Black Oxidization

Written by:Luke Lao
Date:Thursday, October 17, 2019 6:37 PM

Black Oxidization or Blackening is probably the most popular surface treatment for ferrous metal corrosion protection. Like many other surface treatment method, the process creates a thin but compact oxide layer which isolates the workpiece from the air and hence prevents corrosion. There are hot alkaline oxidation and low-temperature oxidation. Low-temperature oxidation does not work well with low carbon steel.

To obtain a perfect compact and smooth oxide layer, bath time, temperature and oxidant are the key elements. Black oxidization uses an aqueous solution of NaOH, NaNO2, and NaNO3 as oxidant with temperature range 130-145and bath 50-80min. Low carbon steel needs a bit longer time to be oxidized, some steel alloy (for example steel alloy with a high content of cr) can form a protective layer on its own, and hence need a longer both time to have a good blackening result too.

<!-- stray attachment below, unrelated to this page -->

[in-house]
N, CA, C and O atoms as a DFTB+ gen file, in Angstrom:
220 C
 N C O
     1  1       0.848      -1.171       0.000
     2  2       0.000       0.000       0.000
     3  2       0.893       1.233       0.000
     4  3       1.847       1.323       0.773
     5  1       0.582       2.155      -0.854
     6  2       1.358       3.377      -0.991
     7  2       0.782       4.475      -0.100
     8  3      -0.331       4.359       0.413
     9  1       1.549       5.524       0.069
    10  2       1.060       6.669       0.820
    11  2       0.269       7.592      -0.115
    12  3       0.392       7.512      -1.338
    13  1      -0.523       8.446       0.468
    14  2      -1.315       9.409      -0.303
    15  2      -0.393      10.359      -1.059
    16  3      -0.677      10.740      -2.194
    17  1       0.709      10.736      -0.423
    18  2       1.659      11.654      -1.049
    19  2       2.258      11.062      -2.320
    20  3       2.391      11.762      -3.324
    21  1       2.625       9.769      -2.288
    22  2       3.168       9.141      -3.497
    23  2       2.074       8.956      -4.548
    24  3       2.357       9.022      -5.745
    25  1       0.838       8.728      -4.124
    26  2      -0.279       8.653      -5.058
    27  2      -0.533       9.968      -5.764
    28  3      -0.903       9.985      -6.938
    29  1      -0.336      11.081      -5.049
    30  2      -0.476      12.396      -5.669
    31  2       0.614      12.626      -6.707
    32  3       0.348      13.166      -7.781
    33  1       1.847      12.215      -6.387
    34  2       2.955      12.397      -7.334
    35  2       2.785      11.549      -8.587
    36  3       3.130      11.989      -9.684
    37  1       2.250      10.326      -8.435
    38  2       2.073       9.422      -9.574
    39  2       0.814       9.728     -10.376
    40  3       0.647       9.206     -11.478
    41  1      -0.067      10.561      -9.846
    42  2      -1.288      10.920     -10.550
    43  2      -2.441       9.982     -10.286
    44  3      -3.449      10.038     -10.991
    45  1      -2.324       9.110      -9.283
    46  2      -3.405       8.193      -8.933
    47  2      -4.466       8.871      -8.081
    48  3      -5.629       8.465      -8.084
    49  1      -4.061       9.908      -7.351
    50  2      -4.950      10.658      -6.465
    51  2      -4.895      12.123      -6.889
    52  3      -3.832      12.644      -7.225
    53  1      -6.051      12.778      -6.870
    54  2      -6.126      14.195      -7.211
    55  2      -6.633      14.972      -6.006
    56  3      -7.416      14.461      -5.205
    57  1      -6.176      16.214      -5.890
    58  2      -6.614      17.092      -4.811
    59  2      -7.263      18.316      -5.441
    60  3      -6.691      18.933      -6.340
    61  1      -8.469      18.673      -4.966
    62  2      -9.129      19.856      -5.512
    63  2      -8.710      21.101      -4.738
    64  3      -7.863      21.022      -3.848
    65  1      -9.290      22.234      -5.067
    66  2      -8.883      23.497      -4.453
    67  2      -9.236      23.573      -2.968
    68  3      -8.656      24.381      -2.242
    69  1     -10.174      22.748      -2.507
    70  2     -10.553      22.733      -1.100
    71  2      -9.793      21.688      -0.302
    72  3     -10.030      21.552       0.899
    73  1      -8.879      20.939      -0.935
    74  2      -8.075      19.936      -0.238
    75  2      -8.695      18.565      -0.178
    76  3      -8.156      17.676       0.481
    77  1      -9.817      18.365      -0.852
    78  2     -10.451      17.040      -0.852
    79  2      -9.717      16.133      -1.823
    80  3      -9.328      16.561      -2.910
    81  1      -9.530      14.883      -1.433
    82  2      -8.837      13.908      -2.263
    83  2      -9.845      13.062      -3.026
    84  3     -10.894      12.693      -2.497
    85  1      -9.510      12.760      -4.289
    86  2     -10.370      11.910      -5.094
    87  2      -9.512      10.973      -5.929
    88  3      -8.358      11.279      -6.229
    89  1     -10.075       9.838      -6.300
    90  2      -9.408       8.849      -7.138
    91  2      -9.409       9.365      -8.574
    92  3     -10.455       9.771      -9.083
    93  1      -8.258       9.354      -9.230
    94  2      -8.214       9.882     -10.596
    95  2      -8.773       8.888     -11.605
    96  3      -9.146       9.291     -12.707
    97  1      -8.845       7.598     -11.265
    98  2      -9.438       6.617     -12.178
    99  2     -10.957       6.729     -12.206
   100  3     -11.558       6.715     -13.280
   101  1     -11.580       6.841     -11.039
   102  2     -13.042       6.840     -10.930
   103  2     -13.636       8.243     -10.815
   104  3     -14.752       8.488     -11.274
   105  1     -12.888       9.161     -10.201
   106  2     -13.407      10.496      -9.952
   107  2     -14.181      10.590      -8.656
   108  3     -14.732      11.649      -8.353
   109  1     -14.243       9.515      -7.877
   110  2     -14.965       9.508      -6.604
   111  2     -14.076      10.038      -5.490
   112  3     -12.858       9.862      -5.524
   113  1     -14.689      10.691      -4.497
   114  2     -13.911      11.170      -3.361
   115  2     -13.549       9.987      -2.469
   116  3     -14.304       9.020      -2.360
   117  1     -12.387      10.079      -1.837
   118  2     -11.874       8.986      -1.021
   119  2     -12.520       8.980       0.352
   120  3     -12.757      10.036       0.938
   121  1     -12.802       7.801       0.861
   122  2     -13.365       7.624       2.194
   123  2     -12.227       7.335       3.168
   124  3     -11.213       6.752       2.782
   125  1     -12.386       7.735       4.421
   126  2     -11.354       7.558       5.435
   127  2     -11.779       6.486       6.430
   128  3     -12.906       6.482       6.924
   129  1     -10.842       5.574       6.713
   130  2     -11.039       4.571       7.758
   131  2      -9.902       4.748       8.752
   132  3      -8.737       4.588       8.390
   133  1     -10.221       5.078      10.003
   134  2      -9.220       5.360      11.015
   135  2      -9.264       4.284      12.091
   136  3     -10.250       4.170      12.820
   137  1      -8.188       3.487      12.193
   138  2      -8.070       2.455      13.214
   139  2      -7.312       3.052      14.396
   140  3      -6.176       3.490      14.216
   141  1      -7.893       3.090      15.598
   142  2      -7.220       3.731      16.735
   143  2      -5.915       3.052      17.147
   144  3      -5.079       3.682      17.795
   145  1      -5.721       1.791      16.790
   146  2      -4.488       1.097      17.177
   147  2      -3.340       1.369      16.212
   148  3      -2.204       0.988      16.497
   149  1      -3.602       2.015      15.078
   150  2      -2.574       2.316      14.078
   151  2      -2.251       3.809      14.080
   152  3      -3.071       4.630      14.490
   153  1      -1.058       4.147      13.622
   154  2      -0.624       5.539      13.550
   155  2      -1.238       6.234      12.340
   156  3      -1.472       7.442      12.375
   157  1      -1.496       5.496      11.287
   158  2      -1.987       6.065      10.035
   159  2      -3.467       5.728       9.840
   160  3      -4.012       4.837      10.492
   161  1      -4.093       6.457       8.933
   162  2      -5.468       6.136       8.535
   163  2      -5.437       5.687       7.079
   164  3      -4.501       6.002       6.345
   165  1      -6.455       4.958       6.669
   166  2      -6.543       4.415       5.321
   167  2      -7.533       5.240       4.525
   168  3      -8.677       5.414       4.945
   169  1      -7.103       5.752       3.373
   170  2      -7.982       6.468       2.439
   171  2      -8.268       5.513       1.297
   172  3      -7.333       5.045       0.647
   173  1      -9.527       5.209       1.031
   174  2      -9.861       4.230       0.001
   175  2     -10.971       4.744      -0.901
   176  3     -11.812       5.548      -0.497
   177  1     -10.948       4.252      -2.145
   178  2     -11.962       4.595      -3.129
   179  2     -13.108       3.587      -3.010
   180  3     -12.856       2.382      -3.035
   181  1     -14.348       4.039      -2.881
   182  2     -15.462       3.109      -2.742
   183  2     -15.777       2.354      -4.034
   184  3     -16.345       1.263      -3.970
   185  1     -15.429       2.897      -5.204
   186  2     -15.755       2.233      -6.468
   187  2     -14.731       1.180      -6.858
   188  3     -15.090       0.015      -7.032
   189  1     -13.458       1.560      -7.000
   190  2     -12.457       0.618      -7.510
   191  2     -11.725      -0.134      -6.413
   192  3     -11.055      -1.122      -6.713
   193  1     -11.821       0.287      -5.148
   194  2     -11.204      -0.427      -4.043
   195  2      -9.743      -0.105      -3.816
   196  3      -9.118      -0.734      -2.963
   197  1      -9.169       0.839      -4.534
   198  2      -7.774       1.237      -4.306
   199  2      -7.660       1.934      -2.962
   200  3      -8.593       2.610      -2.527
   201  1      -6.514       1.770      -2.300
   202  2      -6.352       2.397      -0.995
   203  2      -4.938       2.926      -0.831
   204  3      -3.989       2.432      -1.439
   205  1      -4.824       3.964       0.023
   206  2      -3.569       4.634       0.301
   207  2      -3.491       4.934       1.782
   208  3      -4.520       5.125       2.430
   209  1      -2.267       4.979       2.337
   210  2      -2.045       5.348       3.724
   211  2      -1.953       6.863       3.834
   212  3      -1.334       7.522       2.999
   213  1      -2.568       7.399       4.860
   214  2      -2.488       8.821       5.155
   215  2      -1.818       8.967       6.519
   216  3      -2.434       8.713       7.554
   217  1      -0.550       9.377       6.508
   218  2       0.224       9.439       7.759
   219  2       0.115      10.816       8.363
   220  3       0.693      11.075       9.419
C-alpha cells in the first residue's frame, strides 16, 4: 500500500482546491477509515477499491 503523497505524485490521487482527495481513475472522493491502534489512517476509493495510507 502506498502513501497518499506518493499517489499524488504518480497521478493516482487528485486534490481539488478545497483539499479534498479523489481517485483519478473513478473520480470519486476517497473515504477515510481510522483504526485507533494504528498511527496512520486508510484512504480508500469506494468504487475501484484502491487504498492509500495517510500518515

A subset of black oxidization is called bluing'. Instead of the aqueous solution, bluing applies a fused solution of NaOH, NaNO2, and NaNO3 at 550. At this temperature, Fe3O4 protection layer appears blue.

Not all black oxidized workpieces look black', ferrous alloys content Mn looks more dark red' or coffee' color after black oxidization.

Black oxidize is the most popular anti-corrosion treatment for ferrous alloy parts. Although it only provides limited protection against corrosion, it costs low and only requires minimum equipment. As the protection layer created in this process is very thin (um level), the process has almost no effects on size or tolerance.

In some rare cases, stainless steel is required to be black oxidized (for example, optical instruments require parts with no light reflections), although it is called black oxidization' but it is a salt-bath process.

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